Competing against teams from colleges and universities across the country, Belmont’s Enactus team made a statement last night, coming in fourth at a national competition. With 533 teams consisting of more than 16,800 students in the United States, Enactus USA held its National Exposition and competition this week in St. Louis, Missouri, where the Belmont team stood toe-to-toe and came our victorious against much larger institutions, including the University of Oklahoma, University of Florida Gainesville and last year’s national champion, Texas State University.
Dr. John Gonas, associate professor of finance and Sam M. Walton Enactus Fellow, said, “I couldn’t be more proud of the Belmont Enactus students. They are consistently recognized and honored for their tireless commitment to serving our community by creating complex business models tied to social change. Working alongside incredibly committed faculty members Cate Loes, Jason Stahl and Nathan Adam, our students are examples to Enactus teams in the U.S. and world of how to conceive, develop and sustain social enterprises that are truly changing lives in our immediate and global community.”
Enactus is an international non-profit organization that brings together student, academic and business leaders who are committed to using the power of entrepreneurial action to improve the quality of life and standard of living for people in need. Guided by academic advisors and business experts, the student leaders of Enactus create and implement community empowerment projects around the globe. After three days of intense presentations, Belmont Enactus made it to the final four of the national competition, ultimately placing fourth behind John Brown University, La Sierra University and national champion Brigham Young University-Hawaii.
Maggie Fincher, an entrepreneurship major from Lawrenceburg, Tennessee who also serves as Belmont Enactus Vice President, summed the group’s mission up well during the team’s presentation Thursday: “Through entrepreneurial action we’re empowering our community while keeping our focus on our passion for serving people.”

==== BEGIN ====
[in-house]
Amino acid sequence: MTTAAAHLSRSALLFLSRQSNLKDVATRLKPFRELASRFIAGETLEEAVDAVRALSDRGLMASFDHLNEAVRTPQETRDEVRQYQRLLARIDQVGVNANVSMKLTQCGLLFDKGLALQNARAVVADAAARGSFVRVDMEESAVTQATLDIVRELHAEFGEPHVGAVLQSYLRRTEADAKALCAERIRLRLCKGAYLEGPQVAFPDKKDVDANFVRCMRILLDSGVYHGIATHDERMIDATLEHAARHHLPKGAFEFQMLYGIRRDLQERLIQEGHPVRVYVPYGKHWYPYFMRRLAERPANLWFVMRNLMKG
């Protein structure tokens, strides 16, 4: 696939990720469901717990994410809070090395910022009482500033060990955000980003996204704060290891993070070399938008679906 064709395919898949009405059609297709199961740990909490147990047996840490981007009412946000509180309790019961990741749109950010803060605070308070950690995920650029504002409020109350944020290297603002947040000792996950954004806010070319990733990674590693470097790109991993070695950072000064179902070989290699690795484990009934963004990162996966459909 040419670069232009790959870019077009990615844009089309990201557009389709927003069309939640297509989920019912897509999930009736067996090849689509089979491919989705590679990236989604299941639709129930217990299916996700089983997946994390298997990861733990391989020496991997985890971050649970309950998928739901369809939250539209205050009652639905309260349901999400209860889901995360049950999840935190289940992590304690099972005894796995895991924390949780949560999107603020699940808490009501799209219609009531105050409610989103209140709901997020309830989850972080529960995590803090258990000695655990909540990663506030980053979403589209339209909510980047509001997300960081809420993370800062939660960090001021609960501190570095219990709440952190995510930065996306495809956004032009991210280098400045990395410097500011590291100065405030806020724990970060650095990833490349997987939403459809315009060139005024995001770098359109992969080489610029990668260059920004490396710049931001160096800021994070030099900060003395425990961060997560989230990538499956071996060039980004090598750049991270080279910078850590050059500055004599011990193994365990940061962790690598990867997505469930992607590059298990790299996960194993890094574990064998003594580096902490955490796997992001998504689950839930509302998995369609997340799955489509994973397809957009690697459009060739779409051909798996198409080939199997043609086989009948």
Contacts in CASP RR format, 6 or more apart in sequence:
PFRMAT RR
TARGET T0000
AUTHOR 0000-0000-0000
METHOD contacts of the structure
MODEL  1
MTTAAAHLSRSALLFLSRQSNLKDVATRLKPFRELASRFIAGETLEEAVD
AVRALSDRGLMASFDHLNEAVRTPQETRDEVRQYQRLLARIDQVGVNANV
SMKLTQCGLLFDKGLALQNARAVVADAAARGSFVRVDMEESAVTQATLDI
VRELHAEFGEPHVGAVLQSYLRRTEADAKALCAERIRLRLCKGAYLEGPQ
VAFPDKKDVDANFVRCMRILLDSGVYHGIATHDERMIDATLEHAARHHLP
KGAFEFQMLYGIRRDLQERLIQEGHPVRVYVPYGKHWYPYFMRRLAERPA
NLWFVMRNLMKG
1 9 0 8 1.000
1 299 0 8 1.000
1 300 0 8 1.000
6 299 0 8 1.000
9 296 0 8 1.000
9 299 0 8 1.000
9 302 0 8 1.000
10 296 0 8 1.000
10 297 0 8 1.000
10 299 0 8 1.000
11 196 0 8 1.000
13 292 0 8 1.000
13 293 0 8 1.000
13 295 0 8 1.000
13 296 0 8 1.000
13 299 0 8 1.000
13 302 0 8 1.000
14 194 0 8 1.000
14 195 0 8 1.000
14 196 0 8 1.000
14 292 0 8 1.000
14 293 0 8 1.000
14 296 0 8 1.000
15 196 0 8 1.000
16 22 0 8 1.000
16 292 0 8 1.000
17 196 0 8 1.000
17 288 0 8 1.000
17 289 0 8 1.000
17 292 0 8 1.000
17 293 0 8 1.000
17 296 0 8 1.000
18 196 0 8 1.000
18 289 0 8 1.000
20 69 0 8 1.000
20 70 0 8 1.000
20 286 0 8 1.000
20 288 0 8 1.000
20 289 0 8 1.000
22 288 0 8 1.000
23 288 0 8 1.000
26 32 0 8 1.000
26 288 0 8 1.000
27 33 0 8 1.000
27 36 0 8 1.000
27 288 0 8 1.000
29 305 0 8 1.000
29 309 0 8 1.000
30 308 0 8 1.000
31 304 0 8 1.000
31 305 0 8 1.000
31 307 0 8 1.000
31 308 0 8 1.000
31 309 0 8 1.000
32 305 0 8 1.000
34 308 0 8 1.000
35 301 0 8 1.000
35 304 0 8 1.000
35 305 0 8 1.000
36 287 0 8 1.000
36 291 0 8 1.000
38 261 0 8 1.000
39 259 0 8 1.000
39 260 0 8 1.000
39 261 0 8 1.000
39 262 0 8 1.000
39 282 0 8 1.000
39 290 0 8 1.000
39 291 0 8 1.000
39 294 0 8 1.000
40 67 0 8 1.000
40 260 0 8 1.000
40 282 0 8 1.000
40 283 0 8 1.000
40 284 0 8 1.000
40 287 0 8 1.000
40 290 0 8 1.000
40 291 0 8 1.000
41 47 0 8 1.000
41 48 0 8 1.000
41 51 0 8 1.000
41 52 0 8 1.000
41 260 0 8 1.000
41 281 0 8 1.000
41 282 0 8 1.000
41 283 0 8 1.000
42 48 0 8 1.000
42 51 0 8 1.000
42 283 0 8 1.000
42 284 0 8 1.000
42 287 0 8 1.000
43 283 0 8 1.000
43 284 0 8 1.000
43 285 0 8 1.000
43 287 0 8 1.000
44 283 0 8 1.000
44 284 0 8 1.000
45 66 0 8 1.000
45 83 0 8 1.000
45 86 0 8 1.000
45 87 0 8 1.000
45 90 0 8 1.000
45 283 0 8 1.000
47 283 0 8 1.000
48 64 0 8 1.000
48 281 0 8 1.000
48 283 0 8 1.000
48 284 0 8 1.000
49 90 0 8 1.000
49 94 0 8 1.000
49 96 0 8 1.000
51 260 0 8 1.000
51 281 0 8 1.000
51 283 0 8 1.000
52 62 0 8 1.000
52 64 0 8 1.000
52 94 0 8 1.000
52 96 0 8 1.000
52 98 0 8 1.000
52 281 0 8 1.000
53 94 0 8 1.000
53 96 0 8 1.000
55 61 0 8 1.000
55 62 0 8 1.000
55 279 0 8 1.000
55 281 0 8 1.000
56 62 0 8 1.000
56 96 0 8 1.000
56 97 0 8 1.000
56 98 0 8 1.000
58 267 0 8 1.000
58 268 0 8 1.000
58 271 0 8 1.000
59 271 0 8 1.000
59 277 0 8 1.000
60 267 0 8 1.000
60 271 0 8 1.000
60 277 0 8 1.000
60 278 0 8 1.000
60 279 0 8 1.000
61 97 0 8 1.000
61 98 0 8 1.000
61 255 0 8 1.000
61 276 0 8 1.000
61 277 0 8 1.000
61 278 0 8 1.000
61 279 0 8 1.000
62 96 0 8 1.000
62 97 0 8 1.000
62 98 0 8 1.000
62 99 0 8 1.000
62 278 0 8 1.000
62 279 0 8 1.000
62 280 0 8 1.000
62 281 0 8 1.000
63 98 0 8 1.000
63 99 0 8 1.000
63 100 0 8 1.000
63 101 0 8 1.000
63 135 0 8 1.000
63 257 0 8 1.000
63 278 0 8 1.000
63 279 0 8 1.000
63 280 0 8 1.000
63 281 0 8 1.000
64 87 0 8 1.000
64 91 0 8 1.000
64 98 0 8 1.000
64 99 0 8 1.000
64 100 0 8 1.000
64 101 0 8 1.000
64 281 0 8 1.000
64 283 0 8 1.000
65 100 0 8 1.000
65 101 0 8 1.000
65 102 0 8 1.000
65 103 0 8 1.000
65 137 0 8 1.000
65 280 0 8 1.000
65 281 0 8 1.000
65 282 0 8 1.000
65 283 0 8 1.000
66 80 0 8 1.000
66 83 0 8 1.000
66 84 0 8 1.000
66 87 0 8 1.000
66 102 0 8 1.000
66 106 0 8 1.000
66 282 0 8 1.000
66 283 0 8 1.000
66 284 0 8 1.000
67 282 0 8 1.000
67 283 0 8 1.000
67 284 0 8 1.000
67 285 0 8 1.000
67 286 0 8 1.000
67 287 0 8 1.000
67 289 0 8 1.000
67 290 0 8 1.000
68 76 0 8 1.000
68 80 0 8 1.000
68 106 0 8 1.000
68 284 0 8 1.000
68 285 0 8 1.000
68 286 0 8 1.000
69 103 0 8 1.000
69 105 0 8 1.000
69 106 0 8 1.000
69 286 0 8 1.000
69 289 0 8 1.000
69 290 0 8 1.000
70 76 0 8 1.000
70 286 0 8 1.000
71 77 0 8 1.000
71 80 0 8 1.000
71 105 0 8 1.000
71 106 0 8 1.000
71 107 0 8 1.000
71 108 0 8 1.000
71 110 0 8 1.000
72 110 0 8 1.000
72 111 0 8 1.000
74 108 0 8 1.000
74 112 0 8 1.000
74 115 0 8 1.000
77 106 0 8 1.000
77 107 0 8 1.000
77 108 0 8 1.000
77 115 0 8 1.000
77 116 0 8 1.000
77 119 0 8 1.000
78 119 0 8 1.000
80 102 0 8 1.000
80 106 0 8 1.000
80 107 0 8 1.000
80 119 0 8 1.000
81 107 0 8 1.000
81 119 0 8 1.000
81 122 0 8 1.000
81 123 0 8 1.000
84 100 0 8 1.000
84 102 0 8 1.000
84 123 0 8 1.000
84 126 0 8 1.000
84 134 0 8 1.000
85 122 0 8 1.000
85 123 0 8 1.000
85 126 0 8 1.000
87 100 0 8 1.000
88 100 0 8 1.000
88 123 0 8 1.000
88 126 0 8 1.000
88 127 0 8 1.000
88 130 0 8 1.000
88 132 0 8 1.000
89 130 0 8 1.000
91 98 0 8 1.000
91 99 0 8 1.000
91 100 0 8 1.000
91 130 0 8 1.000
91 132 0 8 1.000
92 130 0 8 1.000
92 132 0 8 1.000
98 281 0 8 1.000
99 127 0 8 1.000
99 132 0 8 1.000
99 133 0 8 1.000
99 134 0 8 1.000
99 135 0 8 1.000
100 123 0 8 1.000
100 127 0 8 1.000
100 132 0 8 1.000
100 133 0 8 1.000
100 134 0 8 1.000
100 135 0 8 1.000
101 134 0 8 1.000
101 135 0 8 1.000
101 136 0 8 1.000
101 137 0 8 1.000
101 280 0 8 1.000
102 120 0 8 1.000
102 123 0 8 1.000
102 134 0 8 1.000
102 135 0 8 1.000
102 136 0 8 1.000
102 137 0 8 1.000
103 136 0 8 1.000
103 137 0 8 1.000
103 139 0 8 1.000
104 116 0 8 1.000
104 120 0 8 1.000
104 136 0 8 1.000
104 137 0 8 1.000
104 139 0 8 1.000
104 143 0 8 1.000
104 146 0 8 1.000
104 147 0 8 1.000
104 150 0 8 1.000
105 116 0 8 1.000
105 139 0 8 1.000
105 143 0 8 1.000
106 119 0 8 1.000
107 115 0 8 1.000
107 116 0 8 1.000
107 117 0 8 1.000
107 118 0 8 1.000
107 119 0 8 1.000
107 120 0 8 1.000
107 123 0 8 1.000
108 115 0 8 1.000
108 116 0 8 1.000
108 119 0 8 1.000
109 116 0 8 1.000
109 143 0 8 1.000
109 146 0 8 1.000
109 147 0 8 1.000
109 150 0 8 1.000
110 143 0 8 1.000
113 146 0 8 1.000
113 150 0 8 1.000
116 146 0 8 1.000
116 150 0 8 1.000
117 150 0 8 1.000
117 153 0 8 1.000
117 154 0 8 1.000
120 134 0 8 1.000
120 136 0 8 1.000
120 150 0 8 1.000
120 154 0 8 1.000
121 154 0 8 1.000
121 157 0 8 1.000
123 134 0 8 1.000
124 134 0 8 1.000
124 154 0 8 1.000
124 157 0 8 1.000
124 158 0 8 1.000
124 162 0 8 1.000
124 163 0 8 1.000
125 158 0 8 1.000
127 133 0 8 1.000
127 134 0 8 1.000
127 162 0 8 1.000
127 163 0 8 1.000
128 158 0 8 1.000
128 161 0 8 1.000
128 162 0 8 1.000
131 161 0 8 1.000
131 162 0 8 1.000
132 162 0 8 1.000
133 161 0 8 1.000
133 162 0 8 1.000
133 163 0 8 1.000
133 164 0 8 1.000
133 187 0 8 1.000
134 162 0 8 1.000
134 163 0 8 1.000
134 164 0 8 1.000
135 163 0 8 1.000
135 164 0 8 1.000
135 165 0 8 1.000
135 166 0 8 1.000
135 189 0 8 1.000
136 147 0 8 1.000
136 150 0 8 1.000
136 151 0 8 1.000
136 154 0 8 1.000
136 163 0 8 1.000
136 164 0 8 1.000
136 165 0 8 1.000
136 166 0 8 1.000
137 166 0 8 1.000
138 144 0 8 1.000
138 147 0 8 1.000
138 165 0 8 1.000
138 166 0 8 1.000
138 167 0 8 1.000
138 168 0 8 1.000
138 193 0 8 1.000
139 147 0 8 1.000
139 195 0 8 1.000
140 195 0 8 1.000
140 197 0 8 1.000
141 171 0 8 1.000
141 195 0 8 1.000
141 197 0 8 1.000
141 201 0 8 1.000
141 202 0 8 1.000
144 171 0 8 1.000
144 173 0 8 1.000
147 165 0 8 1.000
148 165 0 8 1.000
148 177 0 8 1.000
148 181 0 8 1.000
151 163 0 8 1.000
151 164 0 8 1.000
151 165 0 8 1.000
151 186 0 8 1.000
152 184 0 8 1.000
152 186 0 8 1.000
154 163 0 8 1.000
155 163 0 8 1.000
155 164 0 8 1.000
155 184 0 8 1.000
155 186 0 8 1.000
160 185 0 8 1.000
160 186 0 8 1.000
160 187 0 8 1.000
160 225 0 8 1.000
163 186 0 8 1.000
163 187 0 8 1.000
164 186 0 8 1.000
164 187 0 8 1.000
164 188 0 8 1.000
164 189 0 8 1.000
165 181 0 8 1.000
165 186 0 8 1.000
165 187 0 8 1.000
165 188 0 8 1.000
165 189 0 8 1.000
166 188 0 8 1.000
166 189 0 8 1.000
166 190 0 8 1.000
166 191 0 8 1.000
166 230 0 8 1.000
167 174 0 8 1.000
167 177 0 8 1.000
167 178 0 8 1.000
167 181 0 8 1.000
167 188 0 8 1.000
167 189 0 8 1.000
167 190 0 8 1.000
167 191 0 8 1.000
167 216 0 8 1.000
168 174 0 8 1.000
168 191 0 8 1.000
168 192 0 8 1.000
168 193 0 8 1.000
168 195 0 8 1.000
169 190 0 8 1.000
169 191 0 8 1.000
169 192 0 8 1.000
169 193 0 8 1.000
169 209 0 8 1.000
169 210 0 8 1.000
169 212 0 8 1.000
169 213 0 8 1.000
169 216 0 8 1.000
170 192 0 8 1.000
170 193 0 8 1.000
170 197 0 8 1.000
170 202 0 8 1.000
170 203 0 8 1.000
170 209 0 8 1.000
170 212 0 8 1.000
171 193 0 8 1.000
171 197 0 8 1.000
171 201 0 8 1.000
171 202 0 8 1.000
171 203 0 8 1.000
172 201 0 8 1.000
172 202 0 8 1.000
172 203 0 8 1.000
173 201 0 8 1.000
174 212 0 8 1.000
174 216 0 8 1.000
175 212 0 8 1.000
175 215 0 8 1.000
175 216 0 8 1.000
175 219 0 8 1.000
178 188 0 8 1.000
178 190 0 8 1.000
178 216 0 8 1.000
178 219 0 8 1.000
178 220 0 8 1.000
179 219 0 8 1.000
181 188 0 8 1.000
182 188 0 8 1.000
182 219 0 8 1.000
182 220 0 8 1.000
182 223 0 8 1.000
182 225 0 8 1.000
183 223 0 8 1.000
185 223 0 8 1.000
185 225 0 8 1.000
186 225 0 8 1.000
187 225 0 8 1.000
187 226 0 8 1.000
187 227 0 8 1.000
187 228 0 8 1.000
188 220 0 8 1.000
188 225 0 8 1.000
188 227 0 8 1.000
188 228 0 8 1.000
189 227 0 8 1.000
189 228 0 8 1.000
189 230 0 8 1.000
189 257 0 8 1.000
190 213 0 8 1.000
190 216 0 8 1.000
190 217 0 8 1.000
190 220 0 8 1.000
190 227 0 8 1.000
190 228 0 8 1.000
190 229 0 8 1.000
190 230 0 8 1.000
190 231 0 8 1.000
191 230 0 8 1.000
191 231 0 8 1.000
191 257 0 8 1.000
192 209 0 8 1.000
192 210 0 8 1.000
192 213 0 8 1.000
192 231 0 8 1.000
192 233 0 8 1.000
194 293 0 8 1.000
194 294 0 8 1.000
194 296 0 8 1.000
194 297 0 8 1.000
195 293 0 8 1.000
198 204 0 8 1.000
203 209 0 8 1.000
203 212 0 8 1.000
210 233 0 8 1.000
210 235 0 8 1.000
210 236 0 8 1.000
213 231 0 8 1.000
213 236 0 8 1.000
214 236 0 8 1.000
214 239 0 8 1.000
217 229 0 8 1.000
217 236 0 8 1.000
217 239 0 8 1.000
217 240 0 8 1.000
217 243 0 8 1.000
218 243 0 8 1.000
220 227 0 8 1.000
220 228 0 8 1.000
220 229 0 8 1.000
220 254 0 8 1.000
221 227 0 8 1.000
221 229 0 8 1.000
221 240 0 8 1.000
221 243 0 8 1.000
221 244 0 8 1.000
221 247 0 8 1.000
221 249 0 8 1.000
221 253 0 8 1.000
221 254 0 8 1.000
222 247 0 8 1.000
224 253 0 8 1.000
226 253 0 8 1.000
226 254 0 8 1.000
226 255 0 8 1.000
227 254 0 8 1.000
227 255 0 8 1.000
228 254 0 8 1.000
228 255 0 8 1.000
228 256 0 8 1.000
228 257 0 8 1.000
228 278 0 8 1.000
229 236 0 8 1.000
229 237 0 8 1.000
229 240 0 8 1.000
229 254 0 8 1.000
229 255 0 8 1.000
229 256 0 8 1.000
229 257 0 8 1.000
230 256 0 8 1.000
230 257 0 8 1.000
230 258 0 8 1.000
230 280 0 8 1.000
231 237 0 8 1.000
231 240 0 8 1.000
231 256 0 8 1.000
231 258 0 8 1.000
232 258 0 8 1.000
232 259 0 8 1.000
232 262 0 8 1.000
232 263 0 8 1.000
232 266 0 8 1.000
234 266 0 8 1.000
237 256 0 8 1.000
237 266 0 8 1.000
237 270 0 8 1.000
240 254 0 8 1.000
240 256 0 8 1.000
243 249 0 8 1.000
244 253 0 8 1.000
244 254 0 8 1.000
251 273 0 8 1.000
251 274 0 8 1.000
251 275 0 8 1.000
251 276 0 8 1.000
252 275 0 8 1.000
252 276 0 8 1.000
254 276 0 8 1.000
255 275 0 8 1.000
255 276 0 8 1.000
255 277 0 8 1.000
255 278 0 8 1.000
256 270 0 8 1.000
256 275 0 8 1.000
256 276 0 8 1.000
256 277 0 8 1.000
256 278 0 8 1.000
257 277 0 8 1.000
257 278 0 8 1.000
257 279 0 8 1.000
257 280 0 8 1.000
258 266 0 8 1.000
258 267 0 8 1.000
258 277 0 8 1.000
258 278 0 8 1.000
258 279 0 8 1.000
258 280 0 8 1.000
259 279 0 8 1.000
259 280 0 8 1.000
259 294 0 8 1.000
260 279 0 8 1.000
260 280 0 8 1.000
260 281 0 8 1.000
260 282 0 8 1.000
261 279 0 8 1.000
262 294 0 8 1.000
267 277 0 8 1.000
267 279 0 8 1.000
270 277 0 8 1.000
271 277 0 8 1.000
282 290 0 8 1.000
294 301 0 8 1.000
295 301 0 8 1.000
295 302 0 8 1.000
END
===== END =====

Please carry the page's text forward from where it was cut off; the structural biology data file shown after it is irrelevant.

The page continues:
National Enactus competitions are held in 36 countries around the world to showcase how the organization’s students are transforming lives and enabling progress through entrepreneurial action. The quality and impact of projects is evaluated at these competitions with expert business leaders serving as judges. From each national competition one team is selected to represent their country at the Enactus World Cup, this year in Johannesburg, South Africa in October. Belmont’s Enactus team previously won the national championship in 2010 and 2012, and claimed the international title at the 2012 Enactus World Cup.
The 2014-15 Belmont Enactus team consists of 64 members representing a diverse array of majors, including social entrepreneurship, finance, art history, nursing, Christian leadership and international business. In addition to Fincher, the Enactus members who presented at this year’s competition were Zoe Dollman (Ellilta Women at Risk Project Manager), Paul Macedonia (Rocketown Project Manager), Audrey Aavik (Guatemala Greetings and Our Lady of Mercy Project Manager), Brett Wisse (ComptonPost Project Manager) and Graham Spencer-Orrell (Strings for Hope Project Manager). The team currently has a dozen projects in various stages of development, but focused on three during the oral presentation to business leaders:
- The team worked with its long-term partner 147 Million Orphans to create a bike across America campaign, “Riding with a Reason,” to raise funds to build a school in Mt. Olivos, Honduras for 27 refugee families. After months of planning and more than 3,400 miles on a bicycle, the team raised more than $60,000, enough to build and fully furnish the school. What’s more, the project exceeded its original goal, allowing Belmont Enactus to also build a playground, fund teacher salaries for the next three years and purchase uniforms for the school’s students.
- Ellilta Women at Risk (EWAR) is an Ethiopian organization that melds job training with a social enterprise, selling scarves, handmade greeting cards and body care products. For the past 20 years EWAR has reached out to urban women in prostitution and provided rehabilitation and education programs as well as job opportunities. Upon a visit earlier this year, Belmont Enactus discovered issues with both the business management and marketing of the organization. The team implemented stronger accounting practices and inventory systems as well as licensing and nondisclosure agreements to protect the women from undesirable exposure.
- Strings for Hope, a new non-profit organization that takes discarded strings from instruments and repurposes them into jewelry; funds from the jewelry is then used to support other nonprofits in the areas of food, health and education. This year Belmont Enactus and Strings for Hope worked to increase the product’s distribution network, improve online and e-commerce presence and develop a new line of bracelets and new marketing materials. The work resulted in a 50 percent increase in both web traffic and sales, with $12,000 donated to five different food relief, medical and educational organizations. Aavik noted in the presentation, “For Belmont Enactus, Nashville is not only where we live, but serving those in need in our area is also our passion… our home. Through the Strings for Hope project we’ve turned the strings we discard in Music City into sustainable careers, training, and relief – a truly note-worthy cause.”